“I want the public to know that we did our part but they haven’t done their part,” said Commissioner Kevin Ensley during the board meeting April 16. “The soil we were supposed to get, we didn’t get.”
Ensley was referring to 25,000 cubic yards of dirt the county expected to receive for $1 a cubic yard from the construction site of a new grocery store and place at the county-owned Jonathan Creek site in anticipation of future development. Turns out, 25 percent of it is too wet to be compacted, and is thus unusable.
“It’s unfortunate it turned out this way,” Haywood County Program Administrator David Francis told commissioners of the Jonathan Creek Soil Reclamation Project April 16.
The dialogue came as Francis asked commissioners for a $5,500 change order in a December contract with Bunnell-Lammons Engineering contract that would allow the firm to test soils at a different site for possible use in replacing the unusable soil. County documents show the site as having between 25,000 and 75,000 cubic yards to offer.
Francis’ request met with unanimous approval by commissioners.
One small consolation is that the $5,500 will come out of the project’s contingency budget of $12,247 and thus requires no additional outlay; however, in the event no contingencies occur in any given project, that contingency budget becomes something budgeted but not actually appropriated.
“It’s frustrating for me as well,” said Commissioner Brandon Rogers, who added that the county had jumped through hoops to get the project moving quickly last November so as not to impede construction and foul Publix’s use-it-or-lose-it offer.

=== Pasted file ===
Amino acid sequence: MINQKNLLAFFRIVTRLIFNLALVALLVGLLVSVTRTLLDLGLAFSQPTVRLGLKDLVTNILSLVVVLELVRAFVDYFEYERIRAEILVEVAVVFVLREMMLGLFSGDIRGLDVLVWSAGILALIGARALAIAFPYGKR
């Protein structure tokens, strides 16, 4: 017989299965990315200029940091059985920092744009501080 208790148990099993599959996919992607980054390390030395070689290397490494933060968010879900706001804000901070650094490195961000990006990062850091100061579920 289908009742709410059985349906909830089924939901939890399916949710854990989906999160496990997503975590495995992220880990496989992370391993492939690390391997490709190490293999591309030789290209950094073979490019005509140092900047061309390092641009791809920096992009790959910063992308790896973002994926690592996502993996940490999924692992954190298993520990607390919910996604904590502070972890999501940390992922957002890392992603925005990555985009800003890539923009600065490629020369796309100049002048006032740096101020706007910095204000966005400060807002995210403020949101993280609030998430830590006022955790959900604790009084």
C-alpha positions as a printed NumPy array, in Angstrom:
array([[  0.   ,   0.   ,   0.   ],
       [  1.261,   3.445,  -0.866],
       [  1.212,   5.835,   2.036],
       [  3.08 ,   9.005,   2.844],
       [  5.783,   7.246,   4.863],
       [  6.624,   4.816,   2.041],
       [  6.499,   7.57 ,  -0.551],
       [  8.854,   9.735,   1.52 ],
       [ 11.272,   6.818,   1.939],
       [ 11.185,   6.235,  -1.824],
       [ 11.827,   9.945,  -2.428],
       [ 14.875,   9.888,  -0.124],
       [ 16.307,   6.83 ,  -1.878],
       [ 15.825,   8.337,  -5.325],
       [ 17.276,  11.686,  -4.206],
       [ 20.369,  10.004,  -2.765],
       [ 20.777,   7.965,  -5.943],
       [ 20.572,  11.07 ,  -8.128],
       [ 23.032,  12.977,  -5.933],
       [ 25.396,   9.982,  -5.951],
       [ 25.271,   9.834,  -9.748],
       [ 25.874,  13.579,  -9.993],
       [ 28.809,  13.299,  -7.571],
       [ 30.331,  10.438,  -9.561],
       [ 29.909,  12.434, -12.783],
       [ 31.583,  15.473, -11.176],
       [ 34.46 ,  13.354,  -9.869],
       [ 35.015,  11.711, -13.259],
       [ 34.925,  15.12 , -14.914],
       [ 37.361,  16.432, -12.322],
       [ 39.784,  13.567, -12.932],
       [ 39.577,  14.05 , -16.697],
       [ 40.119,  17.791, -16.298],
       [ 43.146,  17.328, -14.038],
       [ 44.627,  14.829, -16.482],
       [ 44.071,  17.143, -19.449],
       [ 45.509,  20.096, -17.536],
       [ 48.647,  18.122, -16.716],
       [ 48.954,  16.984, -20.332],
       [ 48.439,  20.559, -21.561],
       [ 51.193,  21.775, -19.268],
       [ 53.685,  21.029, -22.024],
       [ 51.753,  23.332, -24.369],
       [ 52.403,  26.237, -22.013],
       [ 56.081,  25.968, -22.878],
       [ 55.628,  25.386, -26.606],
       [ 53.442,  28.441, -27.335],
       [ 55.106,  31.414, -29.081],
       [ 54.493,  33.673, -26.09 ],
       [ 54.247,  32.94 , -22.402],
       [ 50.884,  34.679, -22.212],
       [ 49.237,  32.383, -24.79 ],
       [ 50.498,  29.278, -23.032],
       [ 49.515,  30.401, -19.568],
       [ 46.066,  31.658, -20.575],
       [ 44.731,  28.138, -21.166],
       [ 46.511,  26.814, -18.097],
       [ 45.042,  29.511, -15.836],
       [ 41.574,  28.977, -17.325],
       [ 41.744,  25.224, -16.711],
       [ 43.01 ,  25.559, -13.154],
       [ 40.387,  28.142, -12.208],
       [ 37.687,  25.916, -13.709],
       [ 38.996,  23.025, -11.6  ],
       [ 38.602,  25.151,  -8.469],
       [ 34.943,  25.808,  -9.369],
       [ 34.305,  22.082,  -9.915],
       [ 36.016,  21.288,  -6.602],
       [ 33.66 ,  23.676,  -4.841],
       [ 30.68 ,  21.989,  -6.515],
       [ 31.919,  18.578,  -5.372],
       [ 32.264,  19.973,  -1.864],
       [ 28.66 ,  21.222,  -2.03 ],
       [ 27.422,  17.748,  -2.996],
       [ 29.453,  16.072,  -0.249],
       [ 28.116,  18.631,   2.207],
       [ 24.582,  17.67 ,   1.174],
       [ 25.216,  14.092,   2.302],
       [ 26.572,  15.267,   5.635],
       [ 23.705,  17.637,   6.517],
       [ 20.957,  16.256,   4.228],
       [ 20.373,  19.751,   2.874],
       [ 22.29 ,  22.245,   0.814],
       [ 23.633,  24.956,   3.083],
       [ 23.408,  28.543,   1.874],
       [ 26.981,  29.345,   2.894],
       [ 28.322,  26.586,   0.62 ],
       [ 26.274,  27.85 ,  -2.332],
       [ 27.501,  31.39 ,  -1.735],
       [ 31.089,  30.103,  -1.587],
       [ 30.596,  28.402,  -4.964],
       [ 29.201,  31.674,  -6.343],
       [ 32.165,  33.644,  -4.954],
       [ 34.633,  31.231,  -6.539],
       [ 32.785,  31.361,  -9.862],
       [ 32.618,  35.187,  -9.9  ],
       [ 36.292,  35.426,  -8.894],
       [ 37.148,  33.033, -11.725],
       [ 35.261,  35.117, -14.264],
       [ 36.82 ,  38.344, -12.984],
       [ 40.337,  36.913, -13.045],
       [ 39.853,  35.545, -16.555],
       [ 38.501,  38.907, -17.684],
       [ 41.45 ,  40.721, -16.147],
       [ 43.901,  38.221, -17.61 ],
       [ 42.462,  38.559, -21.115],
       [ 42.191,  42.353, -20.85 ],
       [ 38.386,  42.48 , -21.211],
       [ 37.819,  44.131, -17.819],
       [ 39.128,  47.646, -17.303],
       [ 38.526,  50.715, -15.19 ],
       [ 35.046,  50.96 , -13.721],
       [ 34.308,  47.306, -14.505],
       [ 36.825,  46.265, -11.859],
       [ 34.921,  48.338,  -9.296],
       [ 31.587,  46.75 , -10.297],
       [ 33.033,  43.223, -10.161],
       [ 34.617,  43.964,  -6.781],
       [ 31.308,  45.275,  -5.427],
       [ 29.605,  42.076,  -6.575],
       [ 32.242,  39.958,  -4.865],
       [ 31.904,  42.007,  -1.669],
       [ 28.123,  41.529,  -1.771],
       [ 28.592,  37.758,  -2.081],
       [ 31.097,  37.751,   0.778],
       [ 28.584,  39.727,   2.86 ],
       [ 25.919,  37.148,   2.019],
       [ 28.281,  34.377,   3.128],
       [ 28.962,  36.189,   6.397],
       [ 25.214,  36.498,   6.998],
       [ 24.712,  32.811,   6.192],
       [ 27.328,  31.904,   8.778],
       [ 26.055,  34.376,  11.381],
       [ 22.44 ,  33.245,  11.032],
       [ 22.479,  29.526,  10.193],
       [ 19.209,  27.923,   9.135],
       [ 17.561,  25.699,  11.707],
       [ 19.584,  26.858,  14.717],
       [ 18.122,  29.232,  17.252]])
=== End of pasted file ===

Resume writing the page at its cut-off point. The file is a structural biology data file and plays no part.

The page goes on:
News last summer of a new Publix grocery store coming to Waynesville’s Russ Avenue was welcomed as another economic development win for the town’s commercial corridor.
An additional benefit of the project was that an old hotel on the site that Waynesville Police have said was a constant source of problems would have to be demolished.
The site then provided what appeared to be a triple stroke of good fortune when Haywood Commissioners struck a deal to accept from the site a surplus of dirt, dirt cheap.
That dirt was intended for a county-owned site on Jonathan Creek ripe for economic development and would have raised eight acres of land by four feet in elevation, thus removing it from the flood plain and making the 22-acre tract more attractive to develop.
The site’s attractiveness became an action item for commissioners last fall, just as the county moved towards a more regional approach to economic development by contracting out many of its economic development functions to the Asheville Area Chamber of Commerce, which is now charged with marketing Haywood opportunities alongside its own.
Commissioners decided to stop leasing it to a local farmer in November, essentially taking an irrevocable step towards generating some return on the long languishing parcel, acquired before the recession and intended as a sporting complex but ending up mothballed into obsolescence.